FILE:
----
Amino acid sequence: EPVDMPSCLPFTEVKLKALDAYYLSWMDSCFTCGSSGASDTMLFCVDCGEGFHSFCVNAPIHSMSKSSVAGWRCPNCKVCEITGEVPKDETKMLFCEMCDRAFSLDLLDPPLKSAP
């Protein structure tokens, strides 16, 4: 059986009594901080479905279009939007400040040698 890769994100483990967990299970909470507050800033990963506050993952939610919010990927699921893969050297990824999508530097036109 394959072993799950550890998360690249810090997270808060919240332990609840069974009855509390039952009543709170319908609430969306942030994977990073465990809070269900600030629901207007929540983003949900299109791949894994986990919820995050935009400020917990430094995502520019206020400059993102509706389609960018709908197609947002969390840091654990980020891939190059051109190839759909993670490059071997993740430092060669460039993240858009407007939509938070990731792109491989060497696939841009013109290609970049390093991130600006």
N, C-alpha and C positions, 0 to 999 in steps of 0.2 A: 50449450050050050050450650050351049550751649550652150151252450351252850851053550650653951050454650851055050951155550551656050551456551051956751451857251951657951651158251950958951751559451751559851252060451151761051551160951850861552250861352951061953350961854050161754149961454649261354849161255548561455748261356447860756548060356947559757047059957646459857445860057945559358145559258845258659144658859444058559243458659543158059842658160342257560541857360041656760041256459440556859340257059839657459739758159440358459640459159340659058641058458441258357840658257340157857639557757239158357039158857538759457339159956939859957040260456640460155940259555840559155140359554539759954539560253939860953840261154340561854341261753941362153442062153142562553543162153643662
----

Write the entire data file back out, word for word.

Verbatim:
Amino acid sequence: EPVDMPSCLPFTEVKLKALDAYYLSWMDSCFTCGSSGASDTMLFCVDCGEGFHSFCVNAPIHSMSKSSVAGWRCPNCKVCEITGEVPKDETKMLFCEMCDRAFSLDLLDPPLKSAP
């Protein structure tokens, strides 16, 4: 059986009594901080479905279009939007400040040698 890769994100483990967990299970909470507050800033990963506050993952939610919010990927699921893969050297990824999508530097036109 394959072993799950550890998360690249810090997270808060919240332990609840069974009855509390039952009543709170319908609430969306942030994977990073465990809070269900600030629901207007929540983003949900299109791949894994986990919820995050935009400020917990430094995502520019206020400059993102509706389609960018709908197609947002969390840091654990980020891939190059051109190839759909993670490059071997993740430092060669460039993240858009407007939509938070990731792109491989060497696939841009013109290609970049390093991130600006």
N, C-alpha and C positions, 0 to 999 in steps of 0.2 A: 50449450050050050050450650050351049550751649550652150151252450351252850851053550650653951050454650851055050951155550551656050551456551051956751451857251951657951651158251950958951751559451751559851252060451151761051551160951850861552250861352951061953350961854050161754149961454649261354849161255548561455748261356447860756548060356947559757047059957646459857445860057945559358145559258845258659144658859444058559243458659543158059842658160342257560541857360041656760041256459440556859340257059839657459739758159440358459640459159340659058641058458441258357840658257340157857639557757239158357039158857538759457339159956939859957040260456640460155940259555840559155140359554539759954539560253939860953840261154340561854341261753941362153442062153142562553543162153643662